Sammy Shocked By Blindness Stats For Northern Ireland
Sammy Wilson MP for East Antrim has expressed his horror at information given during a meeting with the RNIB at Westminster. Figures produced by the group show that twenty people per week in N.I. either go blind or suffer severe sight lose because treatment for eye conditions is delayed.
In some cases this is due to the individuals themselves not taking the necessary steps to have their eyes tested but more worryingly many lose their sight because of delays in treatment due to massive waiting lists for appointments with ophthalmology consultants. Between 2013 and 2016 the number of patients waiting for a first consultant led outpatient appointment has jumped from 8,000 to nearly 20,000, an increase of 145%!
The reasons for this dramatic change is first of all an aging population, secondly, the structure of the Health Service discourages opticians from carrying out some of the treatments which would avoid people having to be referred to the hospital in the first place, thirdly, nearly 8% of patients do not turn up for appointments and for one reason or other a further 16% could not attend the appointment they were given.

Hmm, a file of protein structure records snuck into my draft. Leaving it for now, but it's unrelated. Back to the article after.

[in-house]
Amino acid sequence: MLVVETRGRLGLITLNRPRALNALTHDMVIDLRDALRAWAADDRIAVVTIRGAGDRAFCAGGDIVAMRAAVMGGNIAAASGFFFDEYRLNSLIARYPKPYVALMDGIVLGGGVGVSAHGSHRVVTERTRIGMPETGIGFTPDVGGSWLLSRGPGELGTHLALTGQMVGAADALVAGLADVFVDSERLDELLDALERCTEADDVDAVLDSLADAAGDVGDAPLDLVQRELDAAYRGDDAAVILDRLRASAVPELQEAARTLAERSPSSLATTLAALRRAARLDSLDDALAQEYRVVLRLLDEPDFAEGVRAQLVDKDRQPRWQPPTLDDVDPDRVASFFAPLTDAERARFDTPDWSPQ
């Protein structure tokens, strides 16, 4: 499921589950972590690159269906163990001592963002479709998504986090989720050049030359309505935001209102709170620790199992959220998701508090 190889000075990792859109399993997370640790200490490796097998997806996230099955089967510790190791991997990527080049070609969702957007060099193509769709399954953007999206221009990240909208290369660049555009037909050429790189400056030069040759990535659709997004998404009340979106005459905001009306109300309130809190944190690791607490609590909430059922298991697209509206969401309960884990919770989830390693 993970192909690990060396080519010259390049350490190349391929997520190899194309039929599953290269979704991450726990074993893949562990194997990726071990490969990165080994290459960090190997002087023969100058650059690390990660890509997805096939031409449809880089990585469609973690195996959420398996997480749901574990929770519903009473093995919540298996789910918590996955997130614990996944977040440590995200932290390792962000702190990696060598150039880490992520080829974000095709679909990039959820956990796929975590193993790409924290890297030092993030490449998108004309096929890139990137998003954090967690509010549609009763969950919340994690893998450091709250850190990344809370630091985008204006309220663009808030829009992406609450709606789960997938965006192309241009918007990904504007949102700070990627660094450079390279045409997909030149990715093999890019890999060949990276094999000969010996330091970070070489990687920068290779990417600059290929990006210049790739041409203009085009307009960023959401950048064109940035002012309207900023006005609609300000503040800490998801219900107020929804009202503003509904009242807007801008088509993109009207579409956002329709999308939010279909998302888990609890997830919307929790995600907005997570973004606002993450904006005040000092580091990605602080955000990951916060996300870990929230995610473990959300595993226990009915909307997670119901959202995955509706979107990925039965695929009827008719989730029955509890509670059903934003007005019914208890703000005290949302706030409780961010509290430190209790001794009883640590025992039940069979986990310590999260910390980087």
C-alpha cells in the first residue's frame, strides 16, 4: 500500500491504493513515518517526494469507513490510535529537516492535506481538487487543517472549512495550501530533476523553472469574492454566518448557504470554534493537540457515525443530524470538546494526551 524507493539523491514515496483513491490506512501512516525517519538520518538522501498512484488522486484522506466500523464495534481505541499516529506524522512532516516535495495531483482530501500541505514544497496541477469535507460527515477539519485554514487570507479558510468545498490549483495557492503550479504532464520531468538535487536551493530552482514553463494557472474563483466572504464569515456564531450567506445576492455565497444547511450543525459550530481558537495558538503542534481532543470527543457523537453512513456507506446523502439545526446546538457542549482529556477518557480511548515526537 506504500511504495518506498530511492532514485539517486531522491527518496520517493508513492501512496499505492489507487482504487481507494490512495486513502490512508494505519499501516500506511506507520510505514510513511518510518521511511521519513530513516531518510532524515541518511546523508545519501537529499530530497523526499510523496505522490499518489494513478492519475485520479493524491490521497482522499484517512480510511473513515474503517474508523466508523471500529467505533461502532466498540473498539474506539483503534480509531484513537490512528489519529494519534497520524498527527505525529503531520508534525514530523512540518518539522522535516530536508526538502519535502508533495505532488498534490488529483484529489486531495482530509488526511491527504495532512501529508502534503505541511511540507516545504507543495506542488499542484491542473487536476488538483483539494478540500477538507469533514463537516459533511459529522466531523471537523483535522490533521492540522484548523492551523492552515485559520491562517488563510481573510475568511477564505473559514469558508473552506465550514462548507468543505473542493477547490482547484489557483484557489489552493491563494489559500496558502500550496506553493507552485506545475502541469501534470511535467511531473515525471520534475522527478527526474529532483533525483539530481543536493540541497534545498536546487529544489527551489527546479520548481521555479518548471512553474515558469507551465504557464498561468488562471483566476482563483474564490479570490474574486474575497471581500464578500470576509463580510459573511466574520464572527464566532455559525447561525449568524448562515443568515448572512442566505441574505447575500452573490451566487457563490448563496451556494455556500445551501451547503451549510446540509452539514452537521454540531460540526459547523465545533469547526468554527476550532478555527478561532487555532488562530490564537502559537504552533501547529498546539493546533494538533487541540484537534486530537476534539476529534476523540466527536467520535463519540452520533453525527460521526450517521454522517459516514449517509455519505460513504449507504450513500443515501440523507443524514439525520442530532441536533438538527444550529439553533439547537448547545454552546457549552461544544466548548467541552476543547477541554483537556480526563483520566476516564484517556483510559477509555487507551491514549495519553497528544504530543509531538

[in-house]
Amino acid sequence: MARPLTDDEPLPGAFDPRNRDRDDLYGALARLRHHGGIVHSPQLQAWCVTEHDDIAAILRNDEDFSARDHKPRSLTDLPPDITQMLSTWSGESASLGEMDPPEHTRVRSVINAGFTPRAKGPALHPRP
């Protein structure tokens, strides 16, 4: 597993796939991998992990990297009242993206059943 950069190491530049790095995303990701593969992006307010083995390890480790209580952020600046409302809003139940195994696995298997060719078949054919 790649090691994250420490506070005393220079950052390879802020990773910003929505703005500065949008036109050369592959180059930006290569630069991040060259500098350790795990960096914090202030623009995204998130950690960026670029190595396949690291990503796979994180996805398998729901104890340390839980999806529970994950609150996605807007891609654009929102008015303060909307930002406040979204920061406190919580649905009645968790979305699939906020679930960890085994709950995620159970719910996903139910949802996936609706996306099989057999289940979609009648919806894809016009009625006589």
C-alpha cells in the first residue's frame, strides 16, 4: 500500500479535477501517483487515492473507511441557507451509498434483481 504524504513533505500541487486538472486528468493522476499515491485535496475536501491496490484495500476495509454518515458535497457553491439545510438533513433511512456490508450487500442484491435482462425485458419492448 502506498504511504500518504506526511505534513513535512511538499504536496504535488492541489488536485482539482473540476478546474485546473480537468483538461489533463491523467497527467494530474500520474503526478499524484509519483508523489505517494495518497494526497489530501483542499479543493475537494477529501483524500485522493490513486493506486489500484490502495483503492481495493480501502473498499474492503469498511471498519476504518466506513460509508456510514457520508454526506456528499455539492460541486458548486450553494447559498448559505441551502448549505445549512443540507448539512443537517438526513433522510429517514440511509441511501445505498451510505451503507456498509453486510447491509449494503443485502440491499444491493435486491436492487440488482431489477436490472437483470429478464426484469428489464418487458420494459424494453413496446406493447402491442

For some conditions such as wet age-related macular degeneration which can cause permanent sight loss in a matter of weeks or months early treatment is necessary if a person’s eye sight is to be saved yet nearly 11,000 patients have been on the waiting list to see a consultant for longer than 18 weeks.
Apart from the devastating consequence which sight loss brings to the individuals concerned there is a massive cost to the economy in terms of the loss of employment, and to the public purse in terms of increased benefit payments and adaptations to people’s homes.
The Department of Health already has a strategy entitled Developing Eye Care Partnerships which would relieve the pressure on outpatient departments and consultants in hospitals by devolving some of the treatment to high street opticians but this has not been implemented because of resource implications. The Minister must also consider what action can be taken to reduce the number of cancellations or non-appearances by those who have been allocated appointments.
Individuals also need to take responsibility for their own eye sight by regular checkups which are free of charge for over 60 year olds and also avoiding waste of national health resources by attending appointments which they have been given.
It is a scandal that up to 20 people per week in Northern Ireland are losing the most valuable of senses despite the fact that this loss could be avoided and the DUP members who attended the lobby have committed ourselves to supporting the RNIB call for urgent action on this issue.